- Jackson Hole, Inc.: Virtual Locality, Hundreds of companies headquarter in the Hole, but who are they?
- MUSIC BOX: Beam up to planet Moonalice
- CULTURE FRONT: Creative madness at Artlab Open Studios
- THE BUZZ: D.C. hears from Western youth, Model UN students invited to participate in Washington
- NATURAL MEDICINE: A natural approach to seasonal sneezes
- GET OUT: PPP solitary style
- COSMIC CAFE: Is the rumor true about what was discovered in the Budge Drive Landslide?
- FREE WILL ASTROLOGY: Week of April 1
- PROPS & DISSES
- WELL, THAT HAPPENED: The not-so-subtle insanity of fandom
MUSIC BOX: 10 acts in 7 days
Are you prepared to enter an extremely dense week of shows worthy of spreading one’s self as thin as an East Coast snow base? Ready, set, go…
Yeah, they’ve played the Tetons a lot, but what they bring to the table evolves with each tour. This round, Corey Glover (guitarist/vocalist of Living Color) is fronting the band and it fits like a glove with Michael Jackson flair. Eighteen years after forming, New Orleans has mad respect for this band, else they wouldn’t have played a marathon Mardi Gras show for each of the last 12 years – til 6:30 a.m. no less – at Tipitina’s. The level of telepathy via five original members is rare these days. Get your post-Mardi Gras funk on at the most intimate venue on their tour!
9:30 p.m., Wednesday, Feb. 20, at the Knotty Pine in Victor. $35 advance, $40 day-of-show. Tickets at Shop.knottypinesupperclub.com, 208-787-2866.
From bluegrass standards like “Orange Blossom Special” to songs by U2 and the Police, incorporating modal drones and Middle Eastern modes, The Infamous Stringdusters are a fiery sextet of hot pickin’ instrumentalists that continue an upward trajectory as an independent bluegrass machine.
Be sure to get to the show early as acoustic/indie-soul duo Benyaro – Ben Musser (vocals, guitar, kick-drum, percussion) and Robert McCullough (upright bass, vocals, high-hat) – spread their multi-tasking limbs in support of The Cover EP.
9 p.m., Friday and Saturday, Feb. 22 and 23, at Pink Garter Theatre. $15 advance, $18 day-of-show. Tickets at The Rose, Pinky G’s or PinkGarterTheatre.com.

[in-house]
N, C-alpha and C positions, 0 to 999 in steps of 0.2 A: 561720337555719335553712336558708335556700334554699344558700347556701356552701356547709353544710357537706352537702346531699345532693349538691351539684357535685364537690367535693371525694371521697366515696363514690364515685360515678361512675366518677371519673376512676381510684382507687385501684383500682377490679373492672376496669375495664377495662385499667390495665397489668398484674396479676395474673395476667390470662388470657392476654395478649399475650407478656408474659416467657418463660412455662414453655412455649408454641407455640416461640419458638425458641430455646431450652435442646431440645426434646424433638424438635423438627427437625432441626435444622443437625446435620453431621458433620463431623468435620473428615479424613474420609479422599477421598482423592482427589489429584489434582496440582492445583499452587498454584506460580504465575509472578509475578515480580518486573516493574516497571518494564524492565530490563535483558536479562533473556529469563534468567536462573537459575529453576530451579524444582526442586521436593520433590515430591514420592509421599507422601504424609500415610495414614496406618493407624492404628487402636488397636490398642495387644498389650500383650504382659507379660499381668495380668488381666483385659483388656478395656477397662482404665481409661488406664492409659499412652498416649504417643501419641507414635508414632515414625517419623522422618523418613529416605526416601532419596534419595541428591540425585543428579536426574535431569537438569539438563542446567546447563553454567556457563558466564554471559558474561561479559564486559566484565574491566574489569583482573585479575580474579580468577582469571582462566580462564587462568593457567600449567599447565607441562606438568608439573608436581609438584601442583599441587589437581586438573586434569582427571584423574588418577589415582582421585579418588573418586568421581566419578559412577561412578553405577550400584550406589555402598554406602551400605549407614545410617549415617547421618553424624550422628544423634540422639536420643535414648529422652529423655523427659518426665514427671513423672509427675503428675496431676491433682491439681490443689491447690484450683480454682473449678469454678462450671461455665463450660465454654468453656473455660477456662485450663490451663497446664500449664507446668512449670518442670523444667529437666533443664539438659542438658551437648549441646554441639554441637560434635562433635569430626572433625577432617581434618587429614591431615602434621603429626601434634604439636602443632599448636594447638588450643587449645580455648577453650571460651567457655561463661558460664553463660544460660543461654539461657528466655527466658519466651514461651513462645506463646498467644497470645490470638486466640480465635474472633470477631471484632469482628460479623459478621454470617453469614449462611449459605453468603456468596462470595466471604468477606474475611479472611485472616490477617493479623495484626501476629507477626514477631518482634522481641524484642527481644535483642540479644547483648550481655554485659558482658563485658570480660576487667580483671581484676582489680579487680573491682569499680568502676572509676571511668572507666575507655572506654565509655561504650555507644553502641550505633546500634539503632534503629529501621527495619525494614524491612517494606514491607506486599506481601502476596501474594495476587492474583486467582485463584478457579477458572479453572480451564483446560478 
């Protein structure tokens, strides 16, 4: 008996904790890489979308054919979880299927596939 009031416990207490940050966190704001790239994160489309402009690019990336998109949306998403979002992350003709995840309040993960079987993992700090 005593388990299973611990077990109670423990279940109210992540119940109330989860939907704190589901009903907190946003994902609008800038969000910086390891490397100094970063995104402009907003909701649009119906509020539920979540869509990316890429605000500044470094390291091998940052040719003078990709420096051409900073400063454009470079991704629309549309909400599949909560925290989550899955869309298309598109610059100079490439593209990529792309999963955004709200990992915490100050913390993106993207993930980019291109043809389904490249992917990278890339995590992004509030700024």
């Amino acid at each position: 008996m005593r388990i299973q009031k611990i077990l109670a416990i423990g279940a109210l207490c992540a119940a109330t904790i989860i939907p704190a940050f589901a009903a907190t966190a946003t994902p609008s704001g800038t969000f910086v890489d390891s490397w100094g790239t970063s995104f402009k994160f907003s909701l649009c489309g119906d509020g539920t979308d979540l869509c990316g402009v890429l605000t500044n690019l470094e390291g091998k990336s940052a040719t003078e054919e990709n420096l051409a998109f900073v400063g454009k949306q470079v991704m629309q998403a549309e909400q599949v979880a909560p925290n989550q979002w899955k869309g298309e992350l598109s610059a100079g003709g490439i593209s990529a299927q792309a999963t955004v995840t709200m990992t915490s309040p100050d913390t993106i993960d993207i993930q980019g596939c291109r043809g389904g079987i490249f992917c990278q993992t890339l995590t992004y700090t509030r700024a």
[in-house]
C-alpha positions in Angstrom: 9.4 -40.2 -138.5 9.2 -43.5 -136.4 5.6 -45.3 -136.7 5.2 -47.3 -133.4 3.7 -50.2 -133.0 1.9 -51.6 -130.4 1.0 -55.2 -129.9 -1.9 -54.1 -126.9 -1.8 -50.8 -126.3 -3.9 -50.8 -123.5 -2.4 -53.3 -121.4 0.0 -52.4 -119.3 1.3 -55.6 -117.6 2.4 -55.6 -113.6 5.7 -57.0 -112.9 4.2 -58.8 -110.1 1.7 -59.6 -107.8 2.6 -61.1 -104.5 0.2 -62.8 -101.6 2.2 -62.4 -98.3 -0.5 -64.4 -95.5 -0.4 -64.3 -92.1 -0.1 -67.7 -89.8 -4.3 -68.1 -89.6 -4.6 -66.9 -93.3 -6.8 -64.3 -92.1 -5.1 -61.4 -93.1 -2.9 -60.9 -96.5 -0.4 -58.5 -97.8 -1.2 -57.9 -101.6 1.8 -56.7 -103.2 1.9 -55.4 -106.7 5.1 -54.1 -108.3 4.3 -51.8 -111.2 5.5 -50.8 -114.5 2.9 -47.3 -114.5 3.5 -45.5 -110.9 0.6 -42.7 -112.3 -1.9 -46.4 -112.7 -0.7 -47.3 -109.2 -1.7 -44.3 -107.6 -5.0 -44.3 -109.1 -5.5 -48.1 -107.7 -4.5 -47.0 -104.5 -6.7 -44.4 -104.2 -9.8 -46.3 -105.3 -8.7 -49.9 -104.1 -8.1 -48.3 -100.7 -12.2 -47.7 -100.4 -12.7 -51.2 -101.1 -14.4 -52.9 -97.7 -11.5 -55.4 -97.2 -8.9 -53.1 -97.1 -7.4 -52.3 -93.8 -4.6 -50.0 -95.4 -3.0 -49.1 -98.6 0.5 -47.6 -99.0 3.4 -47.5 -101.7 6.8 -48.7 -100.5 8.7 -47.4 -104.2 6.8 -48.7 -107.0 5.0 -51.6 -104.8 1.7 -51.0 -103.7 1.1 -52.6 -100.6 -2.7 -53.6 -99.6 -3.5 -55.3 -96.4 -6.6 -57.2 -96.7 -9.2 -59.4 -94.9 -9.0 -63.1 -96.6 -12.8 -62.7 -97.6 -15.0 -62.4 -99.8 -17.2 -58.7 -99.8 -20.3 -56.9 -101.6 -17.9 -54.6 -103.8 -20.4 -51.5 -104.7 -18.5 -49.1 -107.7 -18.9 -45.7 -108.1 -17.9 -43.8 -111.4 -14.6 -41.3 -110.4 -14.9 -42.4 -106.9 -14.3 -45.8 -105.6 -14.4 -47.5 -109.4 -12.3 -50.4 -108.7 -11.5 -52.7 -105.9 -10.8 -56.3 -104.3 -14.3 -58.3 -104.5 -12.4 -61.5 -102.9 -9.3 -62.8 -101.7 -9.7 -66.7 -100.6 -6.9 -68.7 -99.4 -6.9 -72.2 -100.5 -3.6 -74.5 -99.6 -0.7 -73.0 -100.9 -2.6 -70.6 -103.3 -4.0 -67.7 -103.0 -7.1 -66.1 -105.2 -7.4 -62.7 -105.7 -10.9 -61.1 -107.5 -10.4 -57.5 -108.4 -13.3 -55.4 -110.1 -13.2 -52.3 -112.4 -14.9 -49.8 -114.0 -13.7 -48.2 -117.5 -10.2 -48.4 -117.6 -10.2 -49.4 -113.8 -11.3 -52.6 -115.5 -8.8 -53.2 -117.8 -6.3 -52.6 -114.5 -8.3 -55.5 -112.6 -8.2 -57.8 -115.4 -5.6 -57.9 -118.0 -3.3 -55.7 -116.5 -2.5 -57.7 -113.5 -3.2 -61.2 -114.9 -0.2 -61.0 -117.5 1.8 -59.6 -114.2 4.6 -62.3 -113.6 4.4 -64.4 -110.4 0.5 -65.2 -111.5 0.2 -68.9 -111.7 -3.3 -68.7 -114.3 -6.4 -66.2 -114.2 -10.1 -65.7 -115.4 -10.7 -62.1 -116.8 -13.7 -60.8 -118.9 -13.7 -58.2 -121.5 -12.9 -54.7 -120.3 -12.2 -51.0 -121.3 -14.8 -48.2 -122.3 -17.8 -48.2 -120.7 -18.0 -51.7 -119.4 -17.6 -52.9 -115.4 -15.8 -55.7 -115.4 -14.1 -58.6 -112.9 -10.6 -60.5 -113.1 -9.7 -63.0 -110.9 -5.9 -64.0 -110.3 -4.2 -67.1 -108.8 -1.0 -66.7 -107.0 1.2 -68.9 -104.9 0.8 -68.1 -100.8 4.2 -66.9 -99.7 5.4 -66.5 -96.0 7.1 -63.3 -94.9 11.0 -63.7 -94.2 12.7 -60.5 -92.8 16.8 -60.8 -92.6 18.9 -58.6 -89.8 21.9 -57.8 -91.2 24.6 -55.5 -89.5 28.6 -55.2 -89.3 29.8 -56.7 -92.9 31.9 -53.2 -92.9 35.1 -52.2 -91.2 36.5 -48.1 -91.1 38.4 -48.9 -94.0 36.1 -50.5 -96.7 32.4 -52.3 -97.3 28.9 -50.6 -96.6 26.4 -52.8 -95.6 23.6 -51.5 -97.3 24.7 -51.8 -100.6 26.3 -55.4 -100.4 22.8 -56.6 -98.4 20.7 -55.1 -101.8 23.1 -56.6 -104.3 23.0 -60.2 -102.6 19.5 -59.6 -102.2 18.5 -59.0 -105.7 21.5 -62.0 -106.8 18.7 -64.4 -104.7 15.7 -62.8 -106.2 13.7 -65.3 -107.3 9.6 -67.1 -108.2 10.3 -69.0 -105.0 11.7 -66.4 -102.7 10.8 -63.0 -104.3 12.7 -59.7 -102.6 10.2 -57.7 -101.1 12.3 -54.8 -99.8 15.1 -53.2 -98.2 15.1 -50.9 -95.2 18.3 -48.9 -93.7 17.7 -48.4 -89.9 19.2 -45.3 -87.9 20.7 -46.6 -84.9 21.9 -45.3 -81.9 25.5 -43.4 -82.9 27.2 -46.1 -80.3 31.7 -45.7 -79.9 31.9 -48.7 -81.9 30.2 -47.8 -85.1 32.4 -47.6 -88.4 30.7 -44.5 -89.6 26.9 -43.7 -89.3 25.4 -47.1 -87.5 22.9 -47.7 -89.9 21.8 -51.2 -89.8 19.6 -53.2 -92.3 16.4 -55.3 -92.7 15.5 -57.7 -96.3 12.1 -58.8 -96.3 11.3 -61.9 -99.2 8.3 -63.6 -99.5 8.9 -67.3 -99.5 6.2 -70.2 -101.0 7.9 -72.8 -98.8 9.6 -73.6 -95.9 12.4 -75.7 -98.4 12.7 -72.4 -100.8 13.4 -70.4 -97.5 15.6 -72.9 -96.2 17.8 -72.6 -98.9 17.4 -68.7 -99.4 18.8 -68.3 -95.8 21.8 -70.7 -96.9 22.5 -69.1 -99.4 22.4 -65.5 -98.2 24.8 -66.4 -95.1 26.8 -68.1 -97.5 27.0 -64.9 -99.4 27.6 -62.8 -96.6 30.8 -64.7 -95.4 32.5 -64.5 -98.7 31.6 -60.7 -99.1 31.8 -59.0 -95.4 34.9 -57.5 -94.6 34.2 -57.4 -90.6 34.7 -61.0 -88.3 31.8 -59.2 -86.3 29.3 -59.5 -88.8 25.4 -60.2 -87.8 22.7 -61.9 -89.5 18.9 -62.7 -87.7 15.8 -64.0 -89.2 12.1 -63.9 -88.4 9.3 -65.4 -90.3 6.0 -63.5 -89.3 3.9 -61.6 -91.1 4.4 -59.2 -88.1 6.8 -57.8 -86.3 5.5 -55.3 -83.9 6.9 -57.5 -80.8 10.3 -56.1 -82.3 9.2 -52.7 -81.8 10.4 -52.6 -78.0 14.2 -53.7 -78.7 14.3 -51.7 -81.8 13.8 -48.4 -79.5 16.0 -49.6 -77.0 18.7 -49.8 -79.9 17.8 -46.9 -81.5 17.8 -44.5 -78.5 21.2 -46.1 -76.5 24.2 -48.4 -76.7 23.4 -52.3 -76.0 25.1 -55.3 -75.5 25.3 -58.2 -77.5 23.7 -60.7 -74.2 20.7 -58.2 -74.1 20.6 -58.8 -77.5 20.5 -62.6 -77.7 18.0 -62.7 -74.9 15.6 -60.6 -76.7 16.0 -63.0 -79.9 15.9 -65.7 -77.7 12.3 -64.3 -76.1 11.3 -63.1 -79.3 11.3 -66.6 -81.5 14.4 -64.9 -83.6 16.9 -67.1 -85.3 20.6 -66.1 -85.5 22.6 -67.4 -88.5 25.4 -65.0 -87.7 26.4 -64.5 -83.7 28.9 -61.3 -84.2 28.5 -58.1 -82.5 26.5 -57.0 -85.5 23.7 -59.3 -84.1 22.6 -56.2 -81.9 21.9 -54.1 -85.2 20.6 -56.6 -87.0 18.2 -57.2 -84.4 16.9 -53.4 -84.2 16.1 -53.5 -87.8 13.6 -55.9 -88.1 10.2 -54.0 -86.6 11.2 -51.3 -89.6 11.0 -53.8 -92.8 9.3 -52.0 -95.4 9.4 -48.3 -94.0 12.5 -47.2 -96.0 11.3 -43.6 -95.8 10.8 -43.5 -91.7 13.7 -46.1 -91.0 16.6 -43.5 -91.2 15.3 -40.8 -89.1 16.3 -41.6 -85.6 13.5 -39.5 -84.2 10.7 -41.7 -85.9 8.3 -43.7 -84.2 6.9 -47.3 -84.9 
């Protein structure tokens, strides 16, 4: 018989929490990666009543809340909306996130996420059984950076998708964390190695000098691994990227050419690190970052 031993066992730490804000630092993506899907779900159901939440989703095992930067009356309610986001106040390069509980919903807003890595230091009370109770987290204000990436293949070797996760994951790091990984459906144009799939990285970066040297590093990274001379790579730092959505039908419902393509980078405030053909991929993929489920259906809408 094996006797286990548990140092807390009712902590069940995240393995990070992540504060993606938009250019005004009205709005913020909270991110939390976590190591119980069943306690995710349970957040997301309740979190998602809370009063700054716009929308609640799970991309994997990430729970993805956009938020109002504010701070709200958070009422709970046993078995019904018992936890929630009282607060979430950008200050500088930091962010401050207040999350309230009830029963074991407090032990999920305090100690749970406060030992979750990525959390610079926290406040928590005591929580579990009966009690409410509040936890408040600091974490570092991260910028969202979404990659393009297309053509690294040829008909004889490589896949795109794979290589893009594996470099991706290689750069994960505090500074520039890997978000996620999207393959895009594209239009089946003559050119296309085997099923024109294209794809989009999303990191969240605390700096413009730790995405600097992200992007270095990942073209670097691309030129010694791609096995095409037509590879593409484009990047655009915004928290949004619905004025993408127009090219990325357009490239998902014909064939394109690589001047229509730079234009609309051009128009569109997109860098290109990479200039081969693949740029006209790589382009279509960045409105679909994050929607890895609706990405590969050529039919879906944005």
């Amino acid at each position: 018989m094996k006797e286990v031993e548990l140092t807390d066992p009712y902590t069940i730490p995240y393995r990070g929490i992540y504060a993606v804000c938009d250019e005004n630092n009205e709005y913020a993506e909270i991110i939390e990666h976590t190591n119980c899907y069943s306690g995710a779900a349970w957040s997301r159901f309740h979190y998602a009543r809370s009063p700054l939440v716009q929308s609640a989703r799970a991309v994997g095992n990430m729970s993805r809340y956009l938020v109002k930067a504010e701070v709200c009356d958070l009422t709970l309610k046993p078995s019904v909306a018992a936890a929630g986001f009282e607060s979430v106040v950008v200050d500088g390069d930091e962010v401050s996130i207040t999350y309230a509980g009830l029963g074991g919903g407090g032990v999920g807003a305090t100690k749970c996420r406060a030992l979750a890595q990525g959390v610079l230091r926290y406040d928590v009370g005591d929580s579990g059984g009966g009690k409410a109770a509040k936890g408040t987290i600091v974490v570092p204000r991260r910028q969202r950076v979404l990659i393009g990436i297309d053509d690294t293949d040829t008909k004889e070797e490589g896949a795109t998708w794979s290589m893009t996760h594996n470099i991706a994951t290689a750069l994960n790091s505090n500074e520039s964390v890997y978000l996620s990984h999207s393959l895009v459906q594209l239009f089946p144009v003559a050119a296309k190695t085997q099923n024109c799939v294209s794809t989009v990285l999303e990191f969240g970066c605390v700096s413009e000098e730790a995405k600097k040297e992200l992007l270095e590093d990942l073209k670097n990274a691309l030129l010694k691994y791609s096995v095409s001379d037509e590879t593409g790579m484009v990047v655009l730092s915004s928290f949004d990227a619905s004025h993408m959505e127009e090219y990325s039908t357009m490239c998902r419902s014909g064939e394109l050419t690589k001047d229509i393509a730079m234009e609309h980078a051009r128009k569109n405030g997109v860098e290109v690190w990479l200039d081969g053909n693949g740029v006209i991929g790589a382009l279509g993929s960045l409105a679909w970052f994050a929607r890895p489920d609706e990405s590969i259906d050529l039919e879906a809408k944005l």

Mickey Hart Band/African Showboyz
Hart has always been cosmically connected, and his latest incarnation will expose the trance, dance and scientific approach that he has been exploring since The Grateful Dead’s explorations into “DrumsàSpace.” Mickey Hart Band’s Mysterium Tremendum (2012) is a complex, percussion-heavy (of course!) spaceship full of sounds that were created by taking light, radio waves, and other electromagnetic radiation given off by celestial objects such as the sun, planets, stars, and galaxies, and using computers to transform it into sound waves. Trippy.
7 p.m., Monday, Feb. 25, at Center Theater. $45 GA orchestra, $30 GA balcony. Tickets at JHCenterForTheArts.org or 733-4900.
Leo Rondeau & Dynamite Tales
A genuine country singer-songwriter with Austin edge, Mr. Rondeau is the real deal. Grab a seat in range to hear his witty ramblings and a voice that splices Gram Parsons with Townes Van Zandt.
3 to 6 p.m., Thursday, Feb. 21, at The Trap Bar; 7:30 to 11 p.m., Friday and Saturday, Feb 22 and 23, at the Silver Dollar Bar; 9 p.m., Friday, March 1, at Wind River Brew Co. in Pinedale. Free.
Three siblings sharing the name Holljes make up half of Durham, North Carolinians Delta Rae. With folk, country and gospel at the helm, the mix of Americana influences shines through the sextet’s alt-pop facade. Last year’s debut full-length, Carry the Fire, is a fourteen-track affair adorned with four-part male/female harmonies ranging from subtle to romping. As the lead single and VH1 video of “Bottom of the River” proves, Delta Rae rides a dramatic line that is sure to play out with crowd involvement.
7 p.m., Wednesday, Feb. 20, at Center Theater. $25 orchestra, $15 balcony. Tickets at JHCenterForTheArts.org or 733-4900.
Guitar players are a dime a dozen because it’s the most accessible instrument in the country. So to earn the title of U.S. National Fingerstyle Guitar Champion, well, you’ve got to be more than just a great picker. Fusing classical, blues, jazz, folk, Celtic and pop, Chris Proctor’s comparisons to Leo Kottke and Michael Hedges stem from his exquisite attention to composition and technique. Proctor draws unusual textures utilizing six and 12 string guitars, delivering an all-instrumental show that sings a-plenty.
8 p.m., Tuesday, Feb. 26, at Dornan’s in Moose. $15. Tickets at Valley Bookstore or Dornan’s. 733-2415.
Rev. Horton Heat/Guttermouth
Ever been torn between swing dancing and starting a mosh pit? Texas rockabilly, psychobilly, perhaps trashbilly, Reverend Horton Heat returns with blazingly precise guitar chops and a Jerry Lee Lewis-style rock ‘n’ roll attack. It’s a fusion of metal, country and punk with tongue-in-cheek ramblings.
Deliberately explicit, offensive and sarcastic, Guttermouth opens.
9:30 p.m., Tuesday, Feb. 26, at the Knotty Pine in Victor. $20. 208-787-2866.